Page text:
It’s no secret that Americans are addicted to fossil fuels. When the price of gasoline goes down, as has happened in recent weeks, we drive more, buy bigger vehicles and push the fuel-efficient ones to the side.

When energy costs drop, however, there’s a good chance they’ll eventually rise again, putting us in the same fix if we’re driving a gas guzzler when the price gets back to $4 a gallon. But, like a gambler with a problem, we convince ourselves that this time things will be different and that somehow, magically, prices won’t rise again.

In Louisiana, we’re just as addicted, but we have an additional affliction. We’re also hooked on the process of providing supply to those who need to get their fix.

When the price of oil goes down, Louisiana’s budget suffers.

So Louisianians get it both ways. It’s not like we have a special Louisiana Resident card we can flash at the service station to protect us from paying higher prices at the pump. We aren’t exempt when utilities, airlines and package-delivery companies up their prices to cover higher fuel costs.

Yet we also get hurt when prices go down because state government has to cut back services.

There’s no doubt that there’s a benefit to the economy from energy exploration. We all have friends or relatives or both who work either directly in the energy industry or in related service businesses. For many, this industry connection goes back more than one generation.

But the benefit comes with costs, too. A look at the Louisiana coastline is evidence of that, and the BP well explosion in 2010 shows us the worst case when things go wrong. Meanwhile, the seafood industry is often working the same waters as the energy industry, but at cross purposes.

Yet, when the Southeast Louisiana Flood Protection Authority sued energy companies for the coastal damage, Louisiana politicians — Republicans and Democrats alike — jumped to the defense of the industry and tried to derail the suit.

There are other ways to co-exist with Big Energy. As someone explained it a few years ago, “The oil companies don’t own the resources. …They do the producing for us, but we own the resources.”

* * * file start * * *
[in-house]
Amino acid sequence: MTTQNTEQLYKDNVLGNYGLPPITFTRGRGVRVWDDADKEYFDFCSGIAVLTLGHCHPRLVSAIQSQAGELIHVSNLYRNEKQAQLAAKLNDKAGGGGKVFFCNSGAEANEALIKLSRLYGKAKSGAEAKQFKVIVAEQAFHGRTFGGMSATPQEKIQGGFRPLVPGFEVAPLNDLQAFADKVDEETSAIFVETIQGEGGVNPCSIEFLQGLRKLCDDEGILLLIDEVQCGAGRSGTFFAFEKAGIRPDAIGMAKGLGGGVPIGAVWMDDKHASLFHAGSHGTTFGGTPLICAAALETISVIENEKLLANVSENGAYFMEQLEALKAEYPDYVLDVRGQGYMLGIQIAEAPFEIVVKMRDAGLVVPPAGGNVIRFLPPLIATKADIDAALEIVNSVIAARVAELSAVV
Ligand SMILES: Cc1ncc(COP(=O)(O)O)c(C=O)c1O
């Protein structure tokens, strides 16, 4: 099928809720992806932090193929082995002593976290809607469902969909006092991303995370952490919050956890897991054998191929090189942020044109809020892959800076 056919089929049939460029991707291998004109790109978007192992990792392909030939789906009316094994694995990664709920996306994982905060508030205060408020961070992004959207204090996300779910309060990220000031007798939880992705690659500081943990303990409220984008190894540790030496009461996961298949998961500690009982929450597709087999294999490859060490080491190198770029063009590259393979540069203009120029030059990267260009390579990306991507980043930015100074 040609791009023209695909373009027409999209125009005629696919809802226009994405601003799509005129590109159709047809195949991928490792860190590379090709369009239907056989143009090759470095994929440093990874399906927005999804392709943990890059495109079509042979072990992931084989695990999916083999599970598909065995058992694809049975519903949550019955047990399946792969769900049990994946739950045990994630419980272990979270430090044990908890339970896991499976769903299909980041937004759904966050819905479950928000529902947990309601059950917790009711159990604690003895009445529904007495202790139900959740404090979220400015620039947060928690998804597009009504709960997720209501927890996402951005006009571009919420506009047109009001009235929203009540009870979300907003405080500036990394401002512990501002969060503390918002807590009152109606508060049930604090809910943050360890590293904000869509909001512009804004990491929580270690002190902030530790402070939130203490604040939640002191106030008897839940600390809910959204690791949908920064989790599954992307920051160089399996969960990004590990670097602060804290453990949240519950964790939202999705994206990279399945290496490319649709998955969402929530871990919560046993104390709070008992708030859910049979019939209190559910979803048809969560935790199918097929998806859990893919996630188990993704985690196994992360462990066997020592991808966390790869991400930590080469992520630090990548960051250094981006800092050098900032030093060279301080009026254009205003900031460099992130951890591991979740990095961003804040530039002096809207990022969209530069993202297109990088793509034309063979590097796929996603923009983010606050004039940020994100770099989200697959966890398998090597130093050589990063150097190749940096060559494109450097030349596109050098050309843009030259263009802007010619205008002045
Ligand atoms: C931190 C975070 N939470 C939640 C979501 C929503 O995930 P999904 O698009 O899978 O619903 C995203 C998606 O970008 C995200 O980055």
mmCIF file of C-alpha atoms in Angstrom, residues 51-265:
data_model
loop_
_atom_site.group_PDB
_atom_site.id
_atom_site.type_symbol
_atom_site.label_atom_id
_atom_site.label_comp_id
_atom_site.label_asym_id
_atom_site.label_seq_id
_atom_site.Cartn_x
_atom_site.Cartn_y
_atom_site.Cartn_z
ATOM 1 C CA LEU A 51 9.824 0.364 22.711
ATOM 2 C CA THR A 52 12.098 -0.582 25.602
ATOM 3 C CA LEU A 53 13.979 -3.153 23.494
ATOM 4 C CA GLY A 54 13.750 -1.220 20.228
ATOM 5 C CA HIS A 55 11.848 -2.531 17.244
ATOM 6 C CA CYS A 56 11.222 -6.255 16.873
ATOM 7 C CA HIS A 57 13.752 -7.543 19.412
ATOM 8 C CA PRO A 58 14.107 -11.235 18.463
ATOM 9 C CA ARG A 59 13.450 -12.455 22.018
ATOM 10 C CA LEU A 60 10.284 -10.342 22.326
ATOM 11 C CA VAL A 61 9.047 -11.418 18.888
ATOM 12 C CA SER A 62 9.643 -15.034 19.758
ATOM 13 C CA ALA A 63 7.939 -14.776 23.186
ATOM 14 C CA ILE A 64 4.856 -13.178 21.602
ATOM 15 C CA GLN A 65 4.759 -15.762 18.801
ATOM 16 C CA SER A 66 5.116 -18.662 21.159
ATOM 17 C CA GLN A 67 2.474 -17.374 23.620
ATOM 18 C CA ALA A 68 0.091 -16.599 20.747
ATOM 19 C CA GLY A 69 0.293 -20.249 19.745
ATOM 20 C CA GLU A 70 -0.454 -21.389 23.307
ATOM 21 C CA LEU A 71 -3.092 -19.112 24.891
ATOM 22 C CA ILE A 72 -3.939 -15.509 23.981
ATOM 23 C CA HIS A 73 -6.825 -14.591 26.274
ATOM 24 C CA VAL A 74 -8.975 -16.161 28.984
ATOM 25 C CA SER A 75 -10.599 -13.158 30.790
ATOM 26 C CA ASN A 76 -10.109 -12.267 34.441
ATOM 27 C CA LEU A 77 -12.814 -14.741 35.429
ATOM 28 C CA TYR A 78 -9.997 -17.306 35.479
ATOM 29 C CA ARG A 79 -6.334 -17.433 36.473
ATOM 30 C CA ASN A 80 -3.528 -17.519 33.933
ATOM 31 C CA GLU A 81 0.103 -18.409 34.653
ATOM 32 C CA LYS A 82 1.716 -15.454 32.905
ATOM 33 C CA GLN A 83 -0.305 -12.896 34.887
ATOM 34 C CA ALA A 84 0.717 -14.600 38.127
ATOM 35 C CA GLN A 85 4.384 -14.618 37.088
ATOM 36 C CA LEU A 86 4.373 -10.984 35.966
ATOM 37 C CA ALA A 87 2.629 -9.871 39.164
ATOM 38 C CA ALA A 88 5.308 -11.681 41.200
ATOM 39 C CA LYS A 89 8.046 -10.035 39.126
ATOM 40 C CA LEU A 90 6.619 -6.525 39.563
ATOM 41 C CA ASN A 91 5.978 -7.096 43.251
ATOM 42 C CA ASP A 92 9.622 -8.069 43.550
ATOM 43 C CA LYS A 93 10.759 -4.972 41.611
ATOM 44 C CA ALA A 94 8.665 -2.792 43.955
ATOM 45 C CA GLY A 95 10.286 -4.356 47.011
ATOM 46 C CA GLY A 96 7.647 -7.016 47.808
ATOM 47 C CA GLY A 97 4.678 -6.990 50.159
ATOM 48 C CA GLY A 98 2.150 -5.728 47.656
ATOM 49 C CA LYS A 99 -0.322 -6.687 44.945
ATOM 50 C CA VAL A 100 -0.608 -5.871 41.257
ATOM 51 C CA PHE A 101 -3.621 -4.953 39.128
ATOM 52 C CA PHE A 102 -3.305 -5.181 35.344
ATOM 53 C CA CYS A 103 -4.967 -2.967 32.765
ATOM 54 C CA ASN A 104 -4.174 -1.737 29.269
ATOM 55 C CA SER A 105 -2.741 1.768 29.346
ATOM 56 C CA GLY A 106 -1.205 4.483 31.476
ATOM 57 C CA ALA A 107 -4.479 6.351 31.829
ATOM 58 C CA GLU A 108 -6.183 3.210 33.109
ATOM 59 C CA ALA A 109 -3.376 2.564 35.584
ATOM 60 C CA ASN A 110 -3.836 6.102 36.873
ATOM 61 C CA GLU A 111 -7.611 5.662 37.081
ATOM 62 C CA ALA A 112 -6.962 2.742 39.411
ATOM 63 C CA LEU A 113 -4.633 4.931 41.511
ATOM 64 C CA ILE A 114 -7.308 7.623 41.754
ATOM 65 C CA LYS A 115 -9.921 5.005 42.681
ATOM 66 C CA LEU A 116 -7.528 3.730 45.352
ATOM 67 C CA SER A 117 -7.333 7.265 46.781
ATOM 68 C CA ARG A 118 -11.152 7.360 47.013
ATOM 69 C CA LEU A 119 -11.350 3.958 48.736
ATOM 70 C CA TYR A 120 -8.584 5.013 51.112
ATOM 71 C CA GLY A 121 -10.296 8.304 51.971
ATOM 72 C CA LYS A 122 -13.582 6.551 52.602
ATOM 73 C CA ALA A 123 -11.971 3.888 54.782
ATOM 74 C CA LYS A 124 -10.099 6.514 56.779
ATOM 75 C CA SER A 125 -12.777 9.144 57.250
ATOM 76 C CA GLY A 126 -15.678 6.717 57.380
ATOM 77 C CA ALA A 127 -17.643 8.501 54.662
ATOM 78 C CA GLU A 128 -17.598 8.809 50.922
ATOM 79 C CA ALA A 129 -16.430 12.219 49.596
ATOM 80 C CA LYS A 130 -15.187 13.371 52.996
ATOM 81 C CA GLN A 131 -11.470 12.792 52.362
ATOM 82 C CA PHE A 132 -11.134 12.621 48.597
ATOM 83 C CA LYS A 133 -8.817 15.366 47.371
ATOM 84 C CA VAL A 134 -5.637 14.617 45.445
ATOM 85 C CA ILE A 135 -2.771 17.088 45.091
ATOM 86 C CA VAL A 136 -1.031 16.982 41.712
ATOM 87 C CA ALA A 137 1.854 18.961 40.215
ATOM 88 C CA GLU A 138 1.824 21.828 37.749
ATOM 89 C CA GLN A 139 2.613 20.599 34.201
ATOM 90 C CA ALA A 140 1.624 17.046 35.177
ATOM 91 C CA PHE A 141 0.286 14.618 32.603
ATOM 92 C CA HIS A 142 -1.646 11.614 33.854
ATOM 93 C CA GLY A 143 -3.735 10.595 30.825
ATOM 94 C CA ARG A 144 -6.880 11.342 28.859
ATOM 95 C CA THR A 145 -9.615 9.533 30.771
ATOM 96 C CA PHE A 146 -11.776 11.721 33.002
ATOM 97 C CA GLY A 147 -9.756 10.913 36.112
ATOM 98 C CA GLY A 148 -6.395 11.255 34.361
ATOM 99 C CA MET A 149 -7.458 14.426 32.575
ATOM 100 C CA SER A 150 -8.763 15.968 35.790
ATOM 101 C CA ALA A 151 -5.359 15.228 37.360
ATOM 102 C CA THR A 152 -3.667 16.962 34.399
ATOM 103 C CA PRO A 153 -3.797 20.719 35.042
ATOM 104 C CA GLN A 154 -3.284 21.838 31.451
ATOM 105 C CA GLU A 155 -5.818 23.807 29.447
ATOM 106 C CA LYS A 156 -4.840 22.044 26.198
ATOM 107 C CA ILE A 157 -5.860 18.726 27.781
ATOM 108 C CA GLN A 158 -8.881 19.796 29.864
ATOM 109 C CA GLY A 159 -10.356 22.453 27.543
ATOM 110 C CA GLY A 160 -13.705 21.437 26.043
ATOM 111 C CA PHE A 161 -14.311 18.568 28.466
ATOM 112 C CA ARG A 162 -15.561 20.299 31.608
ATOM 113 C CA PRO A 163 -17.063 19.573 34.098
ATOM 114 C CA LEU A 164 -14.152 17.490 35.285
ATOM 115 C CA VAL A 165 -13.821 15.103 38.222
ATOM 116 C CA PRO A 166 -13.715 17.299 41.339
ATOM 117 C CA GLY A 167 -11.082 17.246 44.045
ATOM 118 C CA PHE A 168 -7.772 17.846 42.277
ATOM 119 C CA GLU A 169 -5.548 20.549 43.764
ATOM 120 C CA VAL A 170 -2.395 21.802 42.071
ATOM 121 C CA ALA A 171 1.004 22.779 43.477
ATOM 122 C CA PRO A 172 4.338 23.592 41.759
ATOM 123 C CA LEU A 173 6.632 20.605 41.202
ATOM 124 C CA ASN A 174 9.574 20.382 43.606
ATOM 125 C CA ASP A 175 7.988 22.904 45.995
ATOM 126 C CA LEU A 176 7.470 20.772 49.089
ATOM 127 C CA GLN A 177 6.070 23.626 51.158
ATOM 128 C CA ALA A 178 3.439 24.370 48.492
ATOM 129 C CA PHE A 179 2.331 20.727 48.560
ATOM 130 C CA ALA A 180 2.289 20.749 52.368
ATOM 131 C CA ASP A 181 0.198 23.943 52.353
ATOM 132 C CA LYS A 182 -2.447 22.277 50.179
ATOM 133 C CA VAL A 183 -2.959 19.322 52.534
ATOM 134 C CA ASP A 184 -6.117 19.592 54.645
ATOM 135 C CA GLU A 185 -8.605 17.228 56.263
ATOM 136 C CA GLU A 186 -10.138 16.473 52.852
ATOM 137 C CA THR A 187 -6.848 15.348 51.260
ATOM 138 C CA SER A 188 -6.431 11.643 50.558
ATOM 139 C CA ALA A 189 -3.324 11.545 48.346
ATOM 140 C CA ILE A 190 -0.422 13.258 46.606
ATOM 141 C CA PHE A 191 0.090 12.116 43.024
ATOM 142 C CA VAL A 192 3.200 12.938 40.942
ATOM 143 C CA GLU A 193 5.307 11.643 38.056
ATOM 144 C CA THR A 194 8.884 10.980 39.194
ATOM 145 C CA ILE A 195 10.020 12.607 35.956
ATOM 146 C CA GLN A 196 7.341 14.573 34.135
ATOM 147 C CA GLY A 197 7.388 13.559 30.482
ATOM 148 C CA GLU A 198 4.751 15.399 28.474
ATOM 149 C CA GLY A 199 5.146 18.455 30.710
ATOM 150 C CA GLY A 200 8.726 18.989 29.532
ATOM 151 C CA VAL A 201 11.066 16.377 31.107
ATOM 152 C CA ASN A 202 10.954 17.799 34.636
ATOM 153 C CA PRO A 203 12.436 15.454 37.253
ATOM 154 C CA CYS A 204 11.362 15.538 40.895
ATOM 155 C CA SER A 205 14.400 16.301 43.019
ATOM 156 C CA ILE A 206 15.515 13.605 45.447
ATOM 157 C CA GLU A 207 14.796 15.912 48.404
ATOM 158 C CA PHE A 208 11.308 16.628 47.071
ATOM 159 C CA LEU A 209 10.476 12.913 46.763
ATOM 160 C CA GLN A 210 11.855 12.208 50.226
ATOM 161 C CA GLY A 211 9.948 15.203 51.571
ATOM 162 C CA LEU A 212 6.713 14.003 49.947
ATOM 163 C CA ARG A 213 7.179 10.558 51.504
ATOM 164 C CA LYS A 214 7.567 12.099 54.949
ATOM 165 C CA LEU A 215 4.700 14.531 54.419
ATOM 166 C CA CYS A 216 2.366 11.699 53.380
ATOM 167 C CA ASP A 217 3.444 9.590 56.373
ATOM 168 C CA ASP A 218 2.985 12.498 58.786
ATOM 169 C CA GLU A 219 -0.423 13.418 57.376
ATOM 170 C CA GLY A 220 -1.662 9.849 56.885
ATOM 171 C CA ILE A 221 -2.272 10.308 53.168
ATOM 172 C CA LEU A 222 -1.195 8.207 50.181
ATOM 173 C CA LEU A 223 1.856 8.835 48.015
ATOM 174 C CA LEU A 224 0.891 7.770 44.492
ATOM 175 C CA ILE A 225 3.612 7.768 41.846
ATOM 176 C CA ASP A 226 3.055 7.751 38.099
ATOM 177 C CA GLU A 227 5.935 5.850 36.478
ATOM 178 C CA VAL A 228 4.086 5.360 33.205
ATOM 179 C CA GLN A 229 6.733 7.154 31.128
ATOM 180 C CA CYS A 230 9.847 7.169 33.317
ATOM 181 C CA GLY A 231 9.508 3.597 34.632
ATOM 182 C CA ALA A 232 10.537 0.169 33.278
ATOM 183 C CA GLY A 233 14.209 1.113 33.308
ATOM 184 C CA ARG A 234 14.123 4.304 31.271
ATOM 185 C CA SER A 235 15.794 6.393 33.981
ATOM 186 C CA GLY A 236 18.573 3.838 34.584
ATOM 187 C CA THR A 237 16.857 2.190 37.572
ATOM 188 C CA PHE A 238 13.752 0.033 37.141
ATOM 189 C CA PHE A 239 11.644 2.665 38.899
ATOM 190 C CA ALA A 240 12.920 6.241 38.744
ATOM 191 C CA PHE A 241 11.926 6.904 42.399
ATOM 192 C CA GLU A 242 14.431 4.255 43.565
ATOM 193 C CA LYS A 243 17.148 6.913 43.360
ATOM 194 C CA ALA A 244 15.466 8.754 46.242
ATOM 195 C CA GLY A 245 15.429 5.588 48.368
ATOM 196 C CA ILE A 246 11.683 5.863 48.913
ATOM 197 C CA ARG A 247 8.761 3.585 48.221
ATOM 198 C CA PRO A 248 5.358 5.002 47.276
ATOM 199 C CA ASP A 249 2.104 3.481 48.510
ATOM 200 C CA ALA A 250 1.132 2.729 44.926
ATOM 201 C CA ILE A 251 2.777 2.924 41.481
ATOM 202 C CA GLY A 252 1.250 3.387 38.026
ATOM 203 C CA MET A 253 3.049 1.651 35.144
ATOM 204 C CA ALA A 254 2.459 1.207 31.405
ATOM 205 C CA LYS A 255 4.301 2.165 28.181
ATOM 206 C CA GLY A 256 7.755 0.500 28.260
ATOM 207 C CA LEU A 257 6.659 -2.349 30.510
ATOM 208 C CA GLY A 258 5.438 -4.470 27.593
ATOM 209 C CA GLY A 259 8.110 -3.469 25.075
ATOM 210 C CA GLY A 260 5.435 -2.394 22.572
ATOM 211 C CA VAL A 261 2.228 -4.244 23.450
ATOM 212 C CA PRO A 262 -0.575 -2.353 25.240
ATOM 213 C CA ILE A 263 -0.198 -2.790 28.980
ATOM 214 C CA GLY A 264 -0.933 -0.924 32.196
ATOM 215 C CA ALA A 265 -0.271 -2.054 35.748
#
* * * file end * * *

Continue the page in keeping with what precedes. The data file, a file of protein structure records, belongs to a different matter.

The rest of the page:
Those were the words of noted left-wing theoretician Sarah Palin, one-time top apparatchik at the People’s Republic of Alaska. Alaskans don’t pay sales or income taxes, and they get a yearly check from the government based on oil revenue, embodying what candidate Barack Obama only dreamed of achieving when he told Joe the Plumber in 2008, “When you spread the wealth around, it’s good for everybody.”

Of course the Alaska model is far from a collectivist’s utopia. Palin’s drill-baby-drill mindset didn’t burden the energy industry with much in the way of environmental regulations, and Alaskan officials even today seem to prefer drilling to preserving.

Though Palin’s more recent public appearances have lacked cogency, her idea to increase taxes on the oil companies was still popular enough last year to unseat her successor, Gov. Sean Parnell, when he tried to cut it back.

Louisiana residents don’t get a yearly check from the energy industry. But you’d think that the oil revenue at least would bring us roads smoother than a baby’s belly and a world-class education system from pre-kindergarten all the way through graduate school.

The reality is far from that, however, even in boom years. But the environmental disruptions the industry brings us are constant.

We know a dog shouldn’t bite the hand that feeds her. But it might not hurt if she occasionally snapped at the one that mistreats her.

Dennis Persica’s email address is